Mr. Speaker, yesterday I asked the minister why the government continues to allow children to go to schools that are in appalling condition on some remote reserves.

These schools would be closed until fixed if they were anywhere else. The minister wondered why I had not given him a heads up.

How about a three year heads up of formal inspections by Health Canada that have repeatedly pointed out these problems? When will the government stop discriminating against our children on reserves?

Aboriginal Affairs
Oral Question Period

11:45 a.m.

Miramichi
New Brunswick

Liberal

Charles Hubbard Parliamentary Secretary to the Minister of Indian Affairs and Northern Development

Mr. Speaker, I am again really surprised with the tone of the hon. member's question.

Our government works very closely with first nations people to see that there is an adequate system of education.

He is asking about a small remote community in northern Ontario, of some 300 people, who have a chief and a council. They attempt to operate a band and a school in the best interest of their community.

I am sure that if the hon. member would work with first nations people that we would have more progress in their educational system.

Aboriginal Affairs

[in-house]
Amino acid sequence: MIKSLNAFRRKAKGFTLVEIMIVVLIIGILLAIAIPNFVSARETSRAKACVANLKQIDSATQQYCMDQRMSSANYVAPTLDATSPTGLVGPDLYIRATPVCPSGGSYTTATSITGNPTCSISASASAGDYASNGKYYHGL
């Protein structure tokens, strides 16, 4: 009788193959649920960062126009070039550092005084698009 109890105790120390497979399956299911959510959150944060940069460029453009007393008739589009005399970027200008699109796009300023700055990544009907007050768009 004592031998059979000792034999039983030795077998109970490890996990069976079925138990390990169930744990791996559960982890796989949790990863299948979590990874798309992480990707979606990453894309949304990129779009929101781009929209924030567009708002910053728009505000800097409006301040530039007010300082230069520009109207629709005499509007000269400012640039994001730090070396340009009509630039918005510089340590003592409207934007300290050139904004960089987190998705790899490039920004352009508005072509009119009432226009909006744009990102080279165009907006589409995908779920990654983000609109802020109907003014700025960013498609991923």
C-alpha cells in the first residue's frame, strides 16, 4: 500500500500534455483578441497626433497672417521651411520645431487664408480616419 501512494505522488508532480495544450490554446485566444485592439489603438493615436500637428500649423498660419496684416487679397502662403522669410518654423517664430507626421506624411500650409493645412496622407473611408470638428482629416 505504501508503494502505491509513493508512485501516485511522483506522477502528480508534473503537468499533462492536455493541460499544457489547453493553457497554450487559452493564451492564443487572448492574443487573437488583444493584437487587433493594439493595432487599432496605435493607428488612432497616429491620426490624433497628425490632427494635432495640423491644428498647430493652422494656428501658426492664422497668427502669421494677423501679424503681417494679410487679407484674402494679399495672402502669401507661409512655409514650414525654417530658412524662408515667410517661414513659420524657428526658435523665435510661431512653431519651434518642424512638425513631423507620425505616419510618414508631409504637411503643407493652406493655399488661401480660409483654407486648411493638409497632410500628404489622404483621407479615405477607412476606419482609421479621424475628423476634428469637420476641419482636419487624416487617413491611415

Oral Question Period

11:45 a.m.

Canadian Alliance

John Duncan Vancouver Island North, BC

Mr. Speaker, why do any inspections at all if Health Canada is going to fail to enforce anything?

Health Canada has been giving performance bonuses to corrupt officials who are now charged with fraud, bribery, waste and corruption, and yet we cannot get the basics right for our children.

When will the minister get the priorities right for our children?

Aboriginal Affairs
Oral Question Period

11:45 a.m.

Miramichi
New Brunswick

Liberal

Charles Hubbard Parliamentary Secretary to the Minister of Indian Affairs and Northern Development

Mr. Speaker, I was a principal of a school for years. I know that Health Canada can close a school and it has not closed this school.

I am surprised. We are dealing with education. We are dealing with a band council. The chief and council have not, as of this date, brought this matter to our attention in terms of Health Canada.

I am surprised that the member has the information. I hope that he will table it with our minister and we will certainly look into the issue.